Dengue fever is a disease caused by one of a number of viruses that are carried by mosquitoes. These mosquitoes then transmit the virus to humans.


The virus that causes dengue fever is called an arbovirus, which stands for arthropod-borne virus. Mosquitoes are a type of arthropod. In a number of regions, mosquitoes carry this virus and are responsible for passing it along to humans. These regions include the Middle East, the far East, Africa, and the Caribbean Islands. In these locations, the dengue fever arbovirus is endemic, meaning that the virus naturally and consistently lives in that location. The disease only shows up in the United States sporadically.

In order to understand how dengue fever is transmitted, several terms need to be defined. The word "host" means an animal (including a human) that can be infected with a particular disease. The word "vector" means an organism that can carry a particular disease-causing agent (like a virus or bacteria) without actually developing the disease. The vector can then pass the virus or bacteria on to a new host.

Dengue fever cannot be passed directly from one infected person to another. Instead, the virus responsible for dengue fever requires an intermediate vector, a mosquito, that carries the virus from one host to another. The mosquito that carries the arbovirus responsible for dengue fever is the same type of mosquito that can transmit other diseases, including yellow fever. This mosquito is called Aedes egypti. The most common victims are children younger than 10 years of age.

Signs and symptoms

The disease manifests as a sudden onset of severe headache, muscle and joint pains (myalgias and arthralgias—severe pain that gives it the nickname break-bone fever or bonecrusher disease), fever, and rash. The dengue rash is characteristically bright red petechiae and usually appears first on the lower limbs and the chest; in some patients, it spreads to cover most of the body. There may also be gastritis with some combination of associated abdominal pain, nausea, vomiting, or diarrhea.

Some cases develop much milder symptoms which can be misdiagnosed as influenza or other viral infection when no rash is present. Thus travelers from tropical areas may pass on dengue inadvertently, having not been properly diagnosed at the height of their illness. Patients with dengue can pass on the infection only through mosquitoes or blood products and only while they are still febrile. The classic dengue fever lasts about two to seven days, with a smaller peak of fever at the trailing end of the disease (the so-called "biphasic pattern"). Clinically, the platelet count will drop until the patient's temperature is normal. Cases of DHF also show higher fever, variable hemorrhagic phenomena, thrombocytopenia, and hemoconcentration. A small proportion of cases lead to dengue shock syndrome (DSS) which has a high mortality rate. DHF combined with a cirrhotic liver has been suspected in rapid development of hepatocellular carcinoma (HCC). Given that the dengue virus (DEN) is related to the Hepatitis C virus, this is an avenue for further research as HCC is among the top five cancerous causes of death outside Europe and North America. Normally HCC does not occur in a cirrhotic liver for ten or more years after the cessation of the poisoning agent. DHF patients can develop HCC within one year of cessation of poisoning agent.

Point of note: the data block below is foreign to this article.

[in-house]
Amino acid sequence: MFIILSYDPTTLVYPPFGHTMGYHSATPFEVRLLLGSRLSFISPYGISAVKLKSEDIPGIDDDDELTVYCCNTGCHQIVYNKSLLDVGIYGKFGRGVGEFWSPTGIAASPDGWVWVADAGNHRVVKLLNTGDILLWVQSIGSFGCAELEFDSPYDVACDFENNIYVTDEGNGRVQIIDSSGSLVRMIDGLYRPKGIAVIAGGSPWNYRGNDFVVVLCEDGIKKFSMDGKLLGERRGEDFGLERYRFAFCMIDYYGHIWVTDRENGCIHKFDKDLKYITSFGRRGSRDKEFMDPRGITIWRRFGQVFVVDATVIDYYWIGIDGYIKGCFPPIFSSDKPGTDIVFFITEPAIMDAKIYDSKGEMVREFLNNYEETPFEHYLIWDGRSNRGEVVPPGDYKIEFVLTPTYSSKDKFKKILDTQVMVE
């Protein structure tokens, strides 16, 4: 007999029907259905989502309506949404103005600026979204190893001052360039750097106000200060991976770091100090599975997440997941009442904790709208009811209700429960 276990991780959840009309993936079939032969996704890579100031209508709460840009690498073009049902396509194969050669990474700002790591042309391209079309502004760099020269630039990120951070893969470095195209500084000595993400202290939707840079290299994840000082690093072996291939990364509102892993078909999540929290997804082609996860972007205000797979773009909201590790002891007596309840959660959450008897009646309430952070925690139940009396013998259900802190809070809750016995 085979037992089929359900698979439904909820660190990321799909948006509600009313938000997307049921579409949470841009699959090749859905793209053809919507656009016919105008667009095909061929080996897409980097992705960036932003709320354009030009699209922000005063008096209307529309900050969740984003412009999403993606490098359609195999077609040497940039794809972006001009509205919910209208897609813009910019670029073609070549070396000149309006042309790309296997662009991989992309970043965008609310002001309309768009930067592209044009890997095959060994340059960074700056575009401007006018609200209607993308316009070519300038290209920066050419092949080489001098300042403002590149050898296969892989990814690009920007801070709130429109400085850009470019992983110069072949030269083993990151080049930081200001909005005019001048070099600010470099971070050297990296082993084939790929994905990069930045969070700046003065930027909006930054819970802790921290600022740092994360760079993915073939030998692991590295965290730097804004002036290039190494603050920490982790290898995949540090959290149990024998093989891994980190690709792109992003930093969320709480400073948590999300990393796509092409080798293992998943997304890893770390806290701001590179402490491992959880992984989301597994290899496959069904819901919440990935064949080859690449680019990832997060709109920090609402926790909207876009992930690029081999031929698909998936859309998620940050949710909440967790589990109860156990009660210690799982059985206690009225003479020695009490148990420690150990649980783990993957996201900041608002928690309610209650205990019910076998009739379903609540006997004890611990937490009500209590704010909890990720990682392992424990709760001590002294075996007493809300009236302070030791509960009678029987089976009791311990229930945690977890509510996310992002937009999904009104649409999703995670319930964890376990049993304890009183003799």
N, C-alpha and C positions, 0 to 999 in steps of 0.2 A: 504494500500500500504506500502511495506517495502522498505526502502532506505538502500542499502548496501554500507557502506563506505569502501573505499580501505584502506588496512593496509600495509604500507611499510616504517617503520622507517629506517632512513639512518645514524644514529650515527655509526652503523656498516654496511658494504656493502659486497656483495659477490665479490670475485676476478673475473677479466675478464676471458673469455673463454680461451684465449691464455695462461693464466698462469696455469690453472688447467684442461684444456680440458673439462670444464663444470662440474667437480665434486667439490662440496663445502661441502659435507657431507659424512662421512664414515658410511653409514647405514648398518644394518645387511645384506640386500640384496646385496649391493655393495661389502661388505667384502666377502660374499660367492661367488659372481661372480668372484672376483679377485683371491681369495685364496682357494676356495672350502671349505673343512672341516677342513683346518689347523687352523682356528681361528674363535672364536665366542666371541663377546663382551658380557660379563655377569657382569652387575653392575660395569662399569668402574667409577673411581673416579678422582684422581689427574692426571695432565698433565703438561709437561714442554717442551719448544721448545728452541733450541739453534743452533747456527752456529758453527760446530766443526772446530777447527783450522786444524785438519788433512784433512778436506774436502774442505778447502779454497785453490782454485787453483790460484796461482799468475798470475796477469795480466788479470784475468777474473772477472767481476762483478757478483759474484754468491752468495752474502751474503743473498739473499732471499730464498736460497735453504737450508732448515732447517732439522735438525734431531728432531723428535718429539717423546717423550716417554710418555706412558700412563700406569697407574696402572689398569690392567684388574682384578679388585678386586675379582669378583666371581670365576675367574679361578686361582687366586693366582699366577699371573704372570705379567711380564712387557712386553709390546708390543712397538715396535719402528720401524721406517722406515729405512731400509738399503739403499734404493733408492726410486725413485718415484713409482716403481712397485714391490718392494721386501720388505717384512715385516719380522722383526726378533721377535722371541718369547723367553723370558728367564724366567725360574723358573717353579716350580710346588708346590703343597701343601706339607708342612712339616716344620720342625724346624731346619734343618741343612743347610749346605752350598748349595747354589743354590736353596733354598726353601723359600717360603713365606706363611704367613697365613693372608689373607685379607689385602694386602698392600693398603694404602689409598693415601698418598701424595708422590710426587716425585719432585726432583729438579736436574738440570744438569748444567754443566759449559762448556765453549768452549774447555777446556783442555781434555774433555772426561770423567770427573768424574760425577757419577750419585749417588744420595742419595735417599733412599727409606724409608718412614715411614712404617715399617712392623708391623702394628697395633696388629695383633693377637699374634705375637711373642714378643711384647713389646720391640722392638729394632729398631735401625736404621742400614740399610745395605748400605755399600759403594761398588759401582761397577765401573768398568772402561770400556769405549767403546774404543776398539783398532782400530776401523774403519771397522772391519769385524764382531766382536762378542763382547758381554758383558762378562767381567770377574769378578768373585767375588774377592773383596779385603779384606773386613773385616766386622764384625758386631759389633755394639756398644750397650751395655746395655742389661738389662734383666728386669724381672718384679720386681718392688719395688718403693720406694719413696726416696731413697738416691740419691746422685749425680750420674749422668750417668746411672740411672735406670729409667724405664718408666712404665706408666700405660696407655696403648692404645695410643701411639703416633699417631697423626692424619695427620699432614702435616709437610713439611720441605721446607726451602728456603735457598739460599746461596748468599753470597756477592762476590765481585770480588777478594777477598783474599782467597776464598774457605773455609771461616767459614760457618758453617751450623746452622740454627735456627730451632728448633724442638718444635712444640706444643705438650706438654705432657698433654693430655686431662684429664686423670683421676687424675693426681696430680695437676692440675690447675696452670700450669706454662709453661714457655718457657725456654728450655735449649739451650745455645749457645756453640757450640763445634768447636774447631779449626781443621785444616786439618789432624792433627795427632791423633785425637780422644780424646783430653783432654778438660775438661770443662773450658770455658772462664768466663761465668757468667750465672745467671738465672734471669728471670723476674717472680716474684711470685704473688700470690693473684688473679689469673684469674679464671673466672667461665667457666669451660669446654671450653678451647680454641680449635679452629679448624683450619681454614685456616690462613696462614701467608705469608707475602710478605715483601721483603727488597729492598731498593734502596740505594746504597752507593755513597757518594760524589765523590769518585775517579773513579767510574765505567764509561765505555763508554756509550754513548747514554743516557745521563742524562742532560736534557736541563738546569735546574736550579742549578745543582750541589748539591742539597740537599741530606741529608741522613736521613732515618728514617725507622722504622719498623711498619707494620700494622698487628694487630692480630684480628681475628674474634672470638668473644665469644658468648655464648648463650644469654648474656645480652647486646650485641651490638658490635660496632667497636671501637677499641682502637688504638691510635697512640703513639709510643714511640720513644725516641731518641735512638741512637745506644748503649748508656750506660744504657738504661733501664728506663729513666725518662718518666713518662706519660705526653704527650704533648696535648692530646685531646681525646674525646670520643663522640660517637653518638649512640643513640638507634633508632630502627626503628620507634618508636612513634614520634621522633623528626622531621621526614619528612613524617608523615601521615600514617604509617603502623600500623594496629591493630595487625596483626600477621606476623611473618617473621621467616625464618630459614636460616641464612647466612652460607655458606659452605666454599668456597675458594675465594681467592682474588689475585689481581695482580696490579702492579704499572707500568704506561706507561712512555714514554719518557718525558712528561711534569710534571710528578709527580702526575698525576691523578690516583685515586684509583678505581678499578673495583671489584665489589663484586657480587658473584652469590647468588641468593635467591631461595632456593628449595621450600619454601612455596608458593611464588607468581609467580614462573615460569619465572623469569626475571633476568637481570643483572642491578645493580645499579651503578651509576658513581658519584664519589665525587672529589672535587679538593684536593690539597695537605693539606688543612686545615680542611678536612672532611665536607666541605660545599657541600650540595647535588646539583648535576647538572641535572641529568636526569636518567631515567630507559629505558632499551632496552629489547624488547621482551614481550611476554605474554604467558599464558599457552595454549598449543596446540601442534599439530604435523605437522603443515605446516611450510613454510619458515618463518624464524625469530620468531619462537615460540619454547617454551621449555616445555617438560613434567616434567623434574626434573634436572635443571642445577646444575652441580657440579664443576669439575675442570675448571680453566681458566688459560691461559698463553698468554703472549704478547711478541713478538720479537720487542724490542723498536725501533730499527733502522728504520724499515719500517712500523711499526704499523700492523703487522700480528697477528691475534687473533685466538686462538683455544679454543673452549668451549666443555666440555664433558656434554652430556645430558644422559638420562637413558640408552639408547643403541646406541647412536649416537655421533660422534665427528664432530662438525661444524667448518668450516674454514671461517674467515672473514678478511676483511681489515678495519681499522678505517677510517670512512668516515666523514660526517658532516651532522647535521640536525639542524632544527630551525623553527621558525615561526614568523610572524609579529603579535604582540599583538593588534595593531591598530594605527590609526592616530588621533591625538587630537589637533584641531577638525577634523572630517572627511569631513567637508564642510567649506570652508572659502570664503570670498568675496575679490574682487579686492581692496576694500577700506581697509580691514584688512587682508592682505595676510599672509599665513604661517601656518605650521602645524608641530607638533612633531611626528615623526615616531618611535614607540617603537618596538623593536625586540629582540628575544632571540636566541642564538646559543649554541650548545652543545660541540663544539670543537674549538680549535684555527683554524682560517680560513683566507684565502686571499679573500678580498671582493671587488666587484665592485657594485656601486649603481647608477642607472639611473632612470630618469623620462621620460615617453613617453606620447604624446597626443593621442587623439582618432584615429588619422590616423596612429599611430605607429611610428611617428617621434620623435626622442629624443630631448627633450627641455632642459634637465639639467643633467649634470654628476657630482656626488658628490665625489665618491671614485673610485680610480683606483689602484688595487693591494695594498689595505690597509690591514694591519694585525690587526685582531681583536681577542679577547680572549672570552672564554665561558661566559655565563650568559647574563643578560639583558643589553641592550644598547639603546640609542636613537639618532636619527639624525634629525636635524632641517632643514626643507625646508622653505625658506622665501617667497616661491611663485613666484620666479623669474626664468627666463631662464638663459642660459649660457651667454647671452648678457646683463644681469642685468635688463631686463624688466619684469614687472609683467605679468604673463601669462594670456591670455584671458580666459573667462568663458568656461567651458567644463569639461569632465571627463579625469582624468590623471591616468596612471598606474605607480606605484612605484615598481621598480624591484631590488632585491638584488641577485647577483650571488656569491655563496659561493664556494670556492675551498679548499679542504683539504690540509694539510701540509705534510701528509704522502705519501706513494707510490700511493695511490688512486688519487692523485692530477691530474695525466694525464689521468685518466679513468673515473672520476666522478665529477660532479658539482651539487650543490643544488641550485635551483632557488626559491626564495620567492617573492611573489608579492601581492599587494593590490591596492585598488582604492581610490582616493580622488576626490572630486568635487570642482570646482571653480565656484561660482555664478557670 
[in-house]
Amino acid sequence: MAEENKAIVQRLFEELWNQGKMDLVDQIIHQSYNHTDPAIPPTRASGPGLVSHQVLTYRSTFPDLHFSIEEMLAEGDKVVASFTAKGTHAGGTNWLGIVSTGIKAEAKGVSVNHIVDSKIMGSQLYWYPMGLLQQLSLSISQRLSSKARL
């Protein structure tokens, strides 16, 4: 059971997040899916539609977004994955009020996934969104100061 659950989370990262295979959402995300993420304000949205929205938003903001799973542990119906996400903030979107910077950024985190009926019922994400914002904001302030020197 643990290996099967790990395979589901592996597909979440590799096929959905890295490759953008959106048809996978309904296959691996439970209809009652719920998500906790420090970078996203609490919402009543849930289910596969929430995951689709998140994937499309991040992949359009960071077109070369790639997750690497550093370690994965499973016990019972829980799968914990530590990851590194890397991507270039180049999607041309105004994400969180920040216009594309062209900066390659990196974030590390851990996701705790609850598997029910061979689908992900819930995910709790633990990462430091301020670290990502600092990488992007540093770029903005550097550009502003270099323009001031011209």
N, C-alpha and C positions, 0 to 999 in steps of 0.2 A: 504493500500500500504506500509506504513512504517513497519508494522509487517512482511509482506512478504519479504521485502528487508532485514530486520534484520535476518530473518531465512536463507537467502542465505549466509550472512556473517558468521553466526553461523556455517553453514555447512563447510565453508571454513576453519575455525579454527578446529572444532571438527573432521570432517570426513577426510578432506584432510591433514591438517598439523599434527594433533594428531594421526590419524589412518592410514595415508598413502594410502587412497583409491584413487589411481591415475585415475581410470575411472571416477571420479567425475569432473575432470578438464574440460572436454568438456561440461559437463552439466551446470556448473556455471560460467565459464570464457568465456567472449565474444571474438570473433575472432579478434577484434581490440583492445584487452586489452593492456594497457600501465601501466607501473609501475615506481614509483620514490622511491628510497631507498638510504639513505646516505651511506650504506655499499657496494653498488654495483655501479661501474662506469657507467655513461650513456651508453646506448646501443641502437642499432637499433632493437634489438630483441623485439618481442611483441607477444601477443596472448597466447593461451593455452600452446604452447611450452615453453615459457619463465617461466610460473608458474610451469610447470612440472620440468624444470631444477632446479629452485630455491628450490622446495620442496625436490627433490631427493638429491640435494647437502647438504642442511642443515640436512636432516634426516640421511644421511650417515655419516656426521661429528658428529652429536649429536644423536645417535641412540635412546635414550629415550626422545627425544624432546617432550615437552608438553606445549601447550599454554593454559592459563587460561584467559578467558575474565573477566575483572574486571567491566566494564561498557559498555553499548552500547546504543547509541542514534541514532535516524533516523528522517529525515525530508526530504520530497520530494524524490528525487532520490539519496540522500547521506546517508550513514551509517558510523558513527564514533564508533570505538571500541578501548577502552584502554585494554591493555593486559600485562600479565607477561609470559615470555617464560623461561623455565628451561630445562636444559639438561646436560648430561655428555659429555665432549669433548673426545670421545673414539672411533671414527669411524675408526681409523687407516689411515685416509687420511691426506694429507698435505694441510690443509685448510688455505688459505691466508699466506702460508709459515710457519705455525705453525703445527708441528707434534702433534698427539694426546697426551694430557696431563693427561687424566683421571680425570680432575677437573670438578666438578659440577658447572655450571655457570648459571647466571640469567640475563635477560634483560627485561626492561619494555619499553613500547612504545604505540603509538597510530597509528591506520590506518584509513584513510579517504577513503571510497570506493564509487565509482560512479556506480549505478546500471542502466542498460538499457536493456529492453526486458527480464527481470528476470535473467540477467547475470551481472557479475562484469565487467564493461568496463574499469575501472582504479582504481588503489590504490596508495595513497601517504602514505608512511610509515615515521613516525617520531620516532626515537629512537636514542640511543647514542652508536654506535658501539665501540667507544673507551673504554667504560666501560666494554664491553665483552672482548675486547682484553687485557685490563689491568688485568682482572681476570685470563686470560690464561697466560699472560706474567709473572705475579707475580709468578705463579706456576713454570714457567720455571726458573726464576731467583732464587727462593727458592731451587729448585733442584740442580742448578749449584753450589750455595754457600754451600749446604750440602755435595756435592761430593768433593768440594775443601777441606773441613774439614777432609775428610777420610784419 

The diagnosis of dengue is usually made clinically. The classic picture is high fever with no localising source of infection, a petechial rash with thrombocytopenia and relative leukopenia - low platelet and white blood cell count. Care has to be taken as diagnosis of DHF can mask end stage liver disease and vice versa.

  1. Fever, bladder problem, constant headaches, eye pain, severe dizziness and loss of appetite.
  2. Hemorrhagic tendency (positive tourniquet test, spontaneous bruising, bleeding from mucosa, gingiva, injection sites, etc.; vomiting blood, or bloody diarrhea)
  3. Thrombocytopenia(<100,000>
  4. Evidence of plasma leakage (hematocrit more than 20% higher than expected, or drop in hematocrit of 20% or more from baseline following IV fluid, pleural effusion, ascites hypoproteinemia)
  5. Encephalitic occurrence

Dengue shock syndrome is defined as dengue hemorrhagic fever plus:

  • Weak rapid pulse,
  • Narrow pulse pressure (less than 20 mm Hg)
  • Cold, clammy skin and restlessness.

Dependable, immediate diagnosis of dengue can be performed in rural areas by the use of Rapid Diagnostic Test kits, which also differentiate between primary and secondary dengue infections. Serology and polymerase chain reaction (PCR) studies are available to confirm the diagnosis of dengue if clinically indicated. Dengue can be a life threatening fever.

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